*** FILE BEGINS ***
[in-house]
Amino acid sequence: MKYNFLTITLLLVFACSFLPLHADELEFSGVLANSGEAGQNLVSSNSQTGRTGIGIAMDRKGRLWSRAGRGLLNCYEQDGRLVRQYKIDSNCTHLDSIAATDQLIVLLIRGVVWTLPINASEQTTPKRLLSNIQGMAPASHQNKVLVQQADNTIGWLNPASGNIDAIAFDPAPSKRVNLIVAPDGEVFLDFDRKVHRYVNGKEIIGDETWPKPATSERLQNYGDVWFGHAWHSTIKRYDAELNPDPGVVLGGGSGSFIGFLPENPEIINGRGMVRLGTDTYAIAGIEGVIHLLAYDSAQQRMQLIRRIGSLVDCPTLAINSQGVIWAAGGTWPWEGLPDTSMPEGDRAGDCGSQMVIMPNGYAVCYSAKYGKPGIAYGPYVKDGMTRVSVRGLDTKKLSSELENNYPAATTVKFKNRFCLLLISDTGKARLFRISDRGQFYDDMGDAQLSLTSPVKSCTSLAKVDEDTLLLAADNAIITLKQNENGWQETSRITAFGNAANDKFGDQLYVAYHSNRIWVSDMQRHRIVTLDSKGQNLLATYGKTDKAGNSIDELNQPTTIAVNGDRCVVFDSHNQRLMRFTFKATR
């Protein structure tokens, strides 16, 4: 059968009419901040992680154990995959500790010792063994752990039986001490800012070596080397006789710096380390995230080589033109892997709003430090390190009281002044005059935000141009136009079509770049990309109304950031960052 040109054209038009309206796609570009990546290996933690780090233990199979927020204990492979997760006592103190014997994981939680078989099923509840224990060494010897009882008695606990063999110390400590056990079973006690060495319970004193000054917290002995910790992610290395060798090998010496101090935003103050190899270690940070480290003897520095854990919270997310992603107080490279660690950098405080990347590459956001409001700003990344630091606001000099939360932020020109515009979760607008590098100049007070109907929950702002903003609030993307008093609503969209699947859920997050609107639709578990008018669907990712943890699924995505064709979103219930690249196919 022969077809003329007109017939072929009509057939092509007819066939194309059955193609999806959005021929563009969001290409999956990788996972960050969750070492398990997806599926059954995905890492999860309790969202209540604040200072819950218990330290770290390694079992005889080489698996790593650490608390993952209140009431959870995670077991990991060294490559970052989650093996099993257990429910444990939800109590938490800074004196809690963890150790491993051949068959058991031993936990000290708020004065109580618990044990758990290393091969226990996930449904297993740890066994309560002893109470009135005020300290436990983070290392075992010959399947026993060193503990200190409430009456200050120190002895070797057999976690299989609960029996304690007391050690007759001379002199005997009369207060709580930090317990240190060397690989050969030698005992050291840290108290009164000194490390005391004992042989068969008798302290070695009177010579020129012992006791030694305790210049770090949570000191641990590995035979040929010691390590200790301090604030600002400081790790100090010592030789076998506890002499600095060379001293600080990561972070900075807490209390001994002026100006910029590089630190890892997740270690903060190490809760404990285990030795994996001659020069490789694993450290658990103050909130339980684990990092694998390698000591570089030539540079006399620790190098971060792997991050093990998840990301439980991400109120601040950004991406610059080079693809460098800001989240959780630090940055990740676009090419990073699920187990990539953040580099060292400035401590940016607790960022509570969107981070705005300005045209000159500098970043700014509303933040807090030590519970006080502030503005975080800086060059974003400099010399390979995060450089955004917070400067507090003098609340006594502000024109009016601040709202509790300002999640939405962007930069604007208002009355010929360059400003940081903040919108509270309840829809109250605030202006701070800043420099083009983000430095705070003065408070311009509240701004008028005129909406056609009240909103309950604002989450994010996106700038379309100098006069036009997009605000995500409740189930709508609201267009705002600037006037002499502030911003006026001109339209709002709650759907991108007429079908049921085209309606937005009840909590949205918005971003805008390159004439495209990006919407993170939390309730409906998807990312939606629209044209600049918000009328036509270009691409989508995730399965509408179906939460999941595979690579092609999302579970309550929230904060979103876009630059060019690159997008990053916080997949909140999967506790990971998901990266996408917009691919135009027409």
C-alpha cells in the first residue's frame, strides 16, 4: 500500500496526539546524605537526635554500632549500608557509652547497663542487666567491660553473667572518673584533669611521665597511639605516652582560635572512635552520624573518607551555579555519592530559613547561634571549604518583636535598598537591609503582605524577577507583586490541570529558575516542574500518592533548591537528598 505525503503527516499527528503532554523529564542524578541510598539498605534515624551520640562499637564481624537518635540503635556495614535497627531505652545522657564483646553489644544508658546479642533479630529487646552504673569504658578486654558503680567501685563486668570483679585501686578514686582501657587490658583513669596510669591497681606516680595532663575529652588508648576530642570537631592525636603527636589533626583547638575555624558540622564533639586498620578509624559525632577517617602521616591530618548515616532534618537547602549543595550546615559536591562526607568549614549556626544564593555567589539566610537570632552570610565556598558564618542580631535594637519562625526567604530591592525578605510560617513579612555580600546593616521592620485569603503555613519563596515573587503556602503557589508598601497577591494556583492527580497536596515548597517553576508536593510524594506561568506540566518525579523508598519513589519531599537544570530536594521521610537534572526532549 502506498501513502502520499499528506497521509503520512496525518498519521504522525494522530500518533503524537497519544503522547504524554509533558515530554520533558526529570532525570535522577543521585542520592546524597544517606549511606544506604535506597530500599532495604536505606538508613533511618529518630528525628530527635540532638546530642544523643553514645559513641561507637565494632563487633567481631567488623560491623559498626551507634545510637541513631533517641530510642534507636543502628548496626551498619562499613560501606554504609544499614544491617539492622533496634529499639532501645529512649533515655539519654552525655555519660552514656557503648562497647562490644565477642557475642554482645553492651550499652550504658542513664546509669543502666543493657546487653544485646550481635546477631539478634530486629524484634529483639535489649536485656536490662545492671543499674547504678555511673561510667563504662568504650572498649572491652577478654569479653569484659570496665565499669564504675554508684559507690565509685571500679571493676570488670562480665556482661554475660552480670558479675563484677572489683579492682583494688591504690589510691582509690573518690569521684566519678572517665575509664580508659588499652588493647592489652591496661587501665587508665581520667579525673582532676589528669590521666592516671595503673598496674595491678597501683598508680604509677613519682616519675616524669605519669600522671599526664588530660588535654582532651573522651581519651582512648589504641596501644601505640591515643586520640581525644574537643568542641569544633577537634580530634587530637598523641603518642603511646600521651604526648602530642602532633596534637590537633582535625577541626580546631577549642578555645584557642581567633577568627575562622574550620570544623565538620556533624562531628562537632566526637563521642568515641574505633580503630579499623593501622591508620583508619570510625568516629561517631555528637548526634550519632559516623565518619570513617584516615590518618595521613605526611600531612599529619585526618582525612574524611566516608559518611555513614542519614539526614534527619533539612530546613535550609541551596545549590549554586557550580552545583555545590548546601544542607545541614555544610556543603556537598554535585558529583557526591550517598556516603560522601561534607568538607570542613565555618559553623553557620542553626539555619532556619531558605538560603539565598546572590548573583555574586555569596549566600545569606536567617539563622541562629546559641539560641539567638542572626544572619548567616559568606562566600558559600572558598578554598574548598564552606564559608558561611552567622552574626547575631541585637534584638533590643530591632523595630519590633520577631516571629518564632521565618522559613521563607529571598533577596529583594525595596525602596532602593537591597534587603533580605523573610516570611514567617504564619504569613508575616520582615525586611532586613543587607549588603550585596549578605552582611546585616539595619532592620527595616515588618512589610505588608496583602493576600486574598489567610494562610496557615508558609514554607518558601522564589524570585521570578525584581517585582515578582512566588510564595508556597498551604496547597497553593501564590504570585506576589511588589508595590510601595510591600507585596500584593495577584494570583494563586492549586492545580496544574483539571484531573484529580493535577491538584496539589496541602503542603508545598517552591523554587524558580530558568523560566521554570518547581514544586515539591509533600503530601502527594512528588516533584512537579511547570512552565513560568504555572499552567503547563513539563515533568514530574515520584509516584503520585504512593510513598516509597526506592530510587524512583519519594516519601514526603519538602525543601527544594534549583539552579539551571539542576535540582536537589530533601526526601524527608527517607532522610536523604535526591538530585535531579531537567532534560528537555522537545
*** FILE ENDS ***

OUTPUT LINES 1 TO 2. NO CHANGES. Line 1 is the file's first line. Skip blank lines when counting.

[in-house]
Amino acid sequence: MKYNFLTITLLLVFACSFLPLHADELEFSGVLANSGEAGQNLVSSNSQTGRTGIGIAMDRKGRLWSRAGRGLLNCYEQDGRLVRQYKIDSNCTHLDSIAATDQLIVLLIRGVVWTLPINASEQTTPKRLLSNIQGMAPASHQNKVLVQQADNTIGWLNPASGNIDAIAFDPAPSKRVNLIVAPDGEVFLDFDRKVHRYVNGKEIIGDETWPKPATSERLQNYGDVWFGHAWHSTIKRYDAELNPDPGVVLGGGSGSFIGFLPENPEIINGRGMVRLGTDTYAIAGIEGVIHLLAYDSAQQRMQLIRRIGSLVDCPTLAINSQGVIWAAGGTWPWEGLPDTSMPEGDRAGDCGSQMVIMPNGYAVCYSAKYGKPGIAYGPYVKDGMTRVSVRGLDTKKLSSELENNYPAATTVKFKNRFCLLLISDTGKARLFRISDRGQFYDDMGDAQLSLTSPVKSCTSLAKVDEDTLLLAADNAIITLKQNENGWQETSRITAFGNAANDKFGDQLYVAYHSNRIWVSDMQRHRIVTLDSKGQNLLATYGKTDKAGNSIDELNQPTTIAVNGDRCVVFDSHNQRLMRFTFKATR